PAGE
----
3d Printing as a hobby is great. With so many 3D Printers available these days just about anyone can get one. Maybe you bought yours to expand a hobby, add to your business or just wanted to play around with this new tech. They have become a large part of how we design and build things. So It’s good to keep learning new things to do with them. In this article, I’d like to plant some ideas that might grow into something useful or at the very least add to your projects or to do list.
Upgrades and Mods that will help you get the most out of your print and add to some DIY skills.
Cloning your printer
Whether you bought a full printer or a kit you have options. With a working printer at hand, you can use it to make a second printer doubling your prints and halving your times. So you’ve been printing like crazy and now you’re low on filament use those leftovers to make spare parts. If you make a part for your next printer one roll at a time, in no time you will have all the parts you need to start a frame. After that electronics kits can be had as low as 100$. Plans are all over the internet but I would suggest a Prusa I3 using 20×20 as a frame because you can even print the extrusions and later replace them with metal as funds come available. Even if you bought a nice hi-rez printer you don’t always need hi-rez parts. Sometimes you just need to turn out a bunch of 3mm layer height parts fast. Using a second printer built this way you can make quickly lost cast models quickly with PLA for making aluminum parts (more on this later) or models. You will have one printer for high detail and one for quick and dirty prints. That being said you’re not limited to just printers you can do the same for CNC frames and a couple Arduino parts. Below is a list of some kits, Frames and build guides that can all be done Cheaply either as a full DIY kit or a build as you go setup. All of which can give you skills working with basic tools, Project planning, and money management.
Printable Prusa frame parts
One of many DIY threads on how to build a Prusa I3 printer.
Now let’s talk simple mods that you can do to Improve an existing printer.
This one is a bit trickier because it involves getting under the hood of your printer, which can be a little scary for first timers. I also have no idea which printer you will have but as long as it is FDM they all use most of the same parts. If you bought something like an ultimaker I don’t suggest you tinker with it unless you know what you are doing. The brave souls and those of us with kits have some options. For simplicity, i’m going to continue to use the Prusa I3 as the platform to tinker with as it is the most common printer frame. Depending on your model you can upgrade the firmware, mechanical parts, and electronics. Firmware is a good start. If you bought a low cost kit or are building a printer from scratch at some point your going to need to flash some firmware changes or upgrades. There are a lot of communities out there for the various firmware options and one of the biggest is Marlin and Arduino. Guides are everywhere but one of my favorites is done by a youtuber named Thomas Sanladerer. He has quite a few guides on 3d printing and I will be posting a few as we go. Even if you don’t plan to mod the printer or firmware it’s good to know just what makes them tick. He has a great series that will get anyone with a little time off and building their own printers.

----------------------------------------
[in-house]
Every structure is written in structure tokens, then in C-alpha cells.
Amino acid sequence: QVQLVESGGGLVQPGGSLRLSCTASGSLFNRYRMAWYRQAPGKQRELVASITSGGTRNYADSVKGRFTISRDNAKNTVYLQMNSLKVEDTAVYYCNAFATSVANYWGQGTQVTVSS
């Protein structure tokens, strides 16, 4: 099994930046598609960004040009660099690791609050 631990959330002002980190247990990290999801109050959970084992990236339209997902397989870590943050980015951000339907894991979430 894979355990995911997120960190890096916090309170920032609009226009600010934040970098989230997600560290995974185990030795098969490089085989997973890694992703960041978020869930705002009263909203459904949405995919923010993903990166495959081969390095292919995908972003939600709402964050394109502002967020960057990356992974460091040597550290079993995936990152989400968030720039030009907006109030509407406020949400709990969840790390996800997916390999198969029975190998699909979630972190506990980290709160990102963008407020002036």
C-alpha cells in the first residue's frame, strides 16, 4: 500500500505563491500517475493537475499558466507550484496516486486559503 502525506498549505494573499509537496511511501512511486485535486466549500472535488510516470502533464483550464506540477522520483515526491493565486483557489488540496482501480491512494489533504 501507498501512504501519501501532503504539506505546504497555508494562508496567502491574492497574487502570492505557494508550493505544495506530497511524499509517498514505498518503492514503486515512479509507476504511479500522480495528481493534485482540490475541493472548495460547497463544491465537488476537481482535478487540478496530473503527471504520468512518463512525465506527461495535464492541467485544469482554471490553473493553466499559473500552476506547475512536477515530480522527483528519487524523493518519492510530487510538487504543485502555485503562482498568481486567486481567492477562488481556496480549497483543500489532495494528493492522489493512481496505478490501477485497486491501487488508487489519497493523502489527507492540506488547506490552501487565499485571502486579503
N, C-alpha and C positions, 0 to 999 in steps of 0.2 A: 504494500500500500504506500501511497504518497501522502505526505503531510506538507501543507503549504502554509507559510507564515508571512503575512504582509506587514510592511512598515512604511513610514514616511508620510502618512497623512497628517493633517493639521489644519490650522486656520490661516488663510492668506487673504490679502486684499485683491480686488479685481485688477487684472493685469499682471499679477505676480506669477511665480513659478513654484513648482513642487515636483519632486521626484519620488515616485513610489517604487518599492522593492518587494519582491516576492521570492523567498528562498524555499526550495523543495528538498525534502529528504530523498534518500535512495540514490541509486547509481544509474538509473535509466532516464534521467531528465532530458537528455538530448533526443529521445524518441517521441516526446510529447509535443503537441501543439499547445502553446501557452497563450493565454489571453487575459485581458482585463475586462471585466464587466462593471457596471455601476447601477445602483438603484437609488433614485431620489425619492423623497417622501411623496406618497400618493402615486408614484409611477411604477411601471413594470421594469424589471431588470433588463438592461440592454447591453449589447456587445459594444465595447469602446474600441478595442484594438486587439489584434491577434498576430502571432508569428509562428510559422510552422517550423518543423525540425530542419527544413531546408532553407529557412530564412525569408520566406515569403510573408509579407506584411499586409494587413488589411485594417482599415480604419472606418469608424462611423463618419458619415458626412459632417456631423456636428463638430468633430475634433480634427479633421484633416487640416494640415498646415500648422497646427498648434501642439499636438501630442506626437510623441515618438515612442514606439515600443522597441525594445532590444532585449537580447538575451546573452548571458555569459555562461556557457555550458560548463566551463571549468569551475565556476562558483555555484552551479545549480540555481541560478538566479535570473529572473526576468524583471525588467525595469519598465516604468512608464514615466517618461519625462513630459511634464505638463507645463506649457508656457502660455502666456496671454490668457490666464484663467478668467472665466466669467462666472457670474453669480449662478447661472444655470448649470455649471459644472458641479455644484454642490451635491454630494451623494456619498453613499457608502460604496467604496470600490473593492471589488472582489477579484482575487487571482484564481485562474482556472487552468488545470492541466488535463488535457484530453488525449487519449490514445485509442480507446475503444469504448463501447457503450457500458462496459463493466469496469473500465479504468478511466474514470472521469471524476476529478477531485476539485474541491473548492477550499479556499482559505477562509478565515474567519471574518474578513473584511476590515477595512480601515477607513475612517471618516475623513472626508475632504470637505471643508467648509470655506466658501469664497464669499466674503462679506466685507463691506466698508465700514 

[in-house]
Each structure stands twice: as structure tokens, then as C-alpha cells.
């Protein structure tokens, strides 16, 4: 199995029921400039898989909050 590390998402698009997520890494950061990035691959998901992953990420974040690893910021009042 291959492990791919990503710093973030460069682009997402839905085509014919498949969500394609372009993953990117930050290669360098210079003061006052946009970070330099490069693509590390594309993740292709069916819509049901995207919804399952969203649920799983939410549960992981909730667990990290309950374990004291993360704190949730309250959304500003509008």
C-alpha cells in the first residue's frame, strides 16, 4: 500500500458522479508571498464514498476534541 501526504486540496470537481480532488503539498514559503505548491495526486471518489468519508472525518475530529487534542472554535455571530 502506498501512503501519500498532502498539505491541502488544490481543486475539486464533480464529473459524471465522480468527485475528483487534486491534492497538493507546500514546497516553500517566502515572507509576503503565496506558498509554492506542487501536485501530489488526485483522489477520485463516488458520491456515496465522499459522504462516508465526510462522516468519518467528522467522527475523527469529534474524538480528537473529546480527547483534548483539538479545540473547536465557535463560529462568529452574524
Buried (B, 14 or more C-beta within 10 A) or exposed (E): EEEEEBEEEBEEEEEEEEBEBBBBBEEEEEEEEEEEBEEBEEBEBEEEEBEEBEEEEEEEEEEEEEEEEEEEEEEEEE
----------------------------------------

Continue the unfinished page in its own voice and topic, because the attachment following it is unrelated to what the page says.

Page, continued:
Heated Beds and enclosures
A heated bed really is a must. Sure you can get by with painters tape if you print only PLA but whats the fun in that. Every day more and more exotic filaments come out and most require a heated bed even the ones that don’t can benefit from it.Without a doubt it’s one of the easier mods you can do with the most amount of benefit per dollar. Nothing is more frustrating than starting a print only to have it warp or pop off the build surface. I’m not going to tell you a heated bed will fix that but it will make it less likely add to that an enclosed build area and you will have much more success with filaments other than PLA. If you have the desk space for a 3d printer you can fit a simple enclosure. A few pieces of dollar foam board maybe a piece of acrylic and some hotglue and you and build an easy printer tent that will stabilize the heat around your print and lead to less warping. From there the sky is the limit. Installing a heated bed isn’t much harder but you will need to change firmware settings as the printer will have them set to off if your printer didn’t come with one.
Auto bed leveling
3d printing is hard enough but adding to it the need to level all the time and it can be a headache. This is one of those Debate subjects so I will say this. If you don’t mind leveling it then don’t bother but auto leveling takes a lot of the stress away.It will also account for warping of a print surface. Learning to install a leveling system also helps you learn more of the marlin code as well. You have a few choices for auto leveling mechanical, Inductive and laser leveling but Inductive is the least likely to fail once it is set up. Though it won’t work with glass so keep that in mind when choosing.
A side note If you use this sensor 8mm sensor LJ18A3-8-Z/BX then you can skip the resistor soldering and just pin it to your board as it doesn’t need 12v and it may still work with glass though I have not tested this but I will soon. That’s all for part 1
Next time in Part 2
In part 2 we will look at x carriage mods, extruder options, Octoprint, raspberry pi and symplify3d as well as some printer settings that can keep you printing consistently with less headaches.